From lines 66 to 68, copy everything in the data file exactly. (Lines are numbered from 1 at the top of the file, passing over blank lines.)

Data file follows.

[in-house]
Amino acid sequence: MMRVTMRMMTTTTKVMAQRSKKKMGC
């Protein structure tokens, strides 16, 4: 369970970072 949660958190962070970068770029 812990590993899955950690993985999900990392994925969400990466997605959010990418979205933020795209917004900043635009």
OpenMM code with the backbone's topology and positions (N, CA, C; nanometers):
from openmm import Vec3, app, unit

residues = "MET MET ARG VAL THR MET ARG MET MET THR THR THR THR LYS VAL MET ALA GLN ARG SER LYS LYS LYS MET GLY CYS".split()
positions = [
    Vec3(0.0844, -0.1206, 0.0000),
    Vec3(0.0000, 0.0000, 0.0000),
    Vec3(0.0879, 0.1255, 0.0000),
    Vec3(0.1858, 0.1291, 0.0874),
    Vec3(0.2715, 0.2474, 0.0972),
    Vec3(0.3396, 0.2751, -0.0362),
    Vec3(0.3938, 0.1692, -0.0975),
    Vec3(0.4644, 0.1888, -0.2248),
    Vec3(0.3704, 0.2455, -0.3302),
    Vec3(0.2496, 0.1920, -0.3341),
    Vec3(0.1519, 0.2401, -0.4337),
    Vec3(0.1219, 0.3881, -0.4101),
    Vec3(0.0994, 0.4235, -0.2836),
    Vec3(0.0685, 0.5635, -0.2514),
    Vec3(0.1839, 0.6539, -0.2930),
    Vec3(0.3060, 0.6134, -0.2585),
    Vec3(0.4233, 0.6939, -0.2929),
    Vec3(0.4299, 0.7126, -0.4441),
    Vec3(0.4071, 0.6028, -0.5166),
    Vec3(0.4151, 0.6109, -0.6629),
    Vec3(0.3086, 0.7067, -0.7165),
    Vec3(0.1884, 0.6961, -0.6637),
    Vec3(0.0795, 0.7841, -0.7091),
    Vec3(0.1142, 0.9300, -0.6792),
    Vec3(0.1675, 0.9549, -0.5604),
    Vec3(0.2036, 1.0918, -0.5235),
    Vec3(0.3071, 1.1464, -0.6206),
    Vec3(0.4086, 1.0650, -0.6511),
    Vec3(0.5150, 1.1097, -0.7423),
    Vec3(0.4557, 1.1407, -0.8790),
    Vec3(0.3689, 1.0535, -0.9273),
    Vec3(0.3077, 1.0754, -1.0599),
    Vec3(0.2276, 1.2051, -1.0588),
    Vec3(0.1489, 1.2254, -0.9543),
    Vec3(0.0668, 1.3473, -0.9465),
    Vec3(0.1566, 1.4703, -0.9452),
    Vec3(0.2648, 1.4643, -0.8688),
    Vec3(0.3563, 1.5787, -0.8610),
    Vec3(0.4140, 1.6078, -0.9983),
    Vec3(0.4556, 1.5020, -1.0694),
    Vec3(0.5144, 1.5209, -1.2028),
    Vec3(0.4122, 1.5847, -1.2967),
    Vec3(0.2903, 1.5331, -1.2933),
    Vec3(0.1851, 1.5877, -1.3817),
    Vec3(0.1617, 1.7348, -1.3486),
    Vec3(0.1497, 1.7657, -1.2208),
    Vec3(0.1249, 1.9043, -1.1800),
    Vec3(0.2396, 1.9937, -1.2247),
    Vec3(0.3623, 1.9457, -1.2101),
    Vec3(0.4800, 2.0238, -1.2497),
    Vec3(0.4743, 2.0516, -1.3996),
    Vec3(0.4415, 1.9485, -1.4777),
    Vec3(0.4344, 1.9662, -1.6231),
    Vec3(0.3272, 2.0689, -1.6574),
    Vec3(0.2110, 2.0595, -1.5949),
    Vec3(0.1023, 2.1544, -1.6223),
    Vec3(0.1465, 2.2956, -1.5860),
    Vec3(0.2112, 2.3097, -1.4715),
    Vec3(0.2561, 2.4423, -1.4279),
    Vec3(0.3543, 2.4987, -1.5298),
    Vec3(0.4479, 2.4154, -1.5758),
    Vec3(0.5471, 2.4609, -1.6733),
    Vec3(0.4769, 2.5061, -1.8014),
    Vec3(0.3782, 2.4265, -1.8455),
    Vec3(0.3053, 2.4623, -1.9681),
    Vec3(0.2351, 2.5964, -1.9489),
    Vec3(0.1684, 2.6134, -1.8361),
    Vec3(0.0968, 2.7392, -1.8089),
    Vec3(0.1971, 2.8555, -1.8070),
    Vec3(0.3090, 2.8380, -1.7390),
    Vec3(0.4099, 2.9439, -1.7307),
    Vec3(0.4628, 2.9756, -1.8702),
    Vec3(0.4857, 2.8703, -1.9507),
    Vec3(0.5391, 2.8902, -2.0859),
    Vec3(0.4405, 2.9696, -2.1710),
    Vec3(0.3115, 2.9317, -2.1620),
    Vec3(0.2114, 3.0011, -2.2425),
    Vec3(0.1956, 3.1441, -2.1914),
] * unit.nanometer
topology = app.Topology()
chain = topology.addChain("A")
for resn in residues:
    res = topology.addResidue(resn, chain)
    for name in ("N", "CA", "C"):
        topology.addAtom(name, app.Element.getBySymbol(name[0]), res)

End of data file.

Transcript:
    Vec3(0.2561, 2.4423, -1.4279),
    Vec3(0.3543, 2.4987, -1.5298),
    Vec3(0.4479, 2.4154, -1.5758),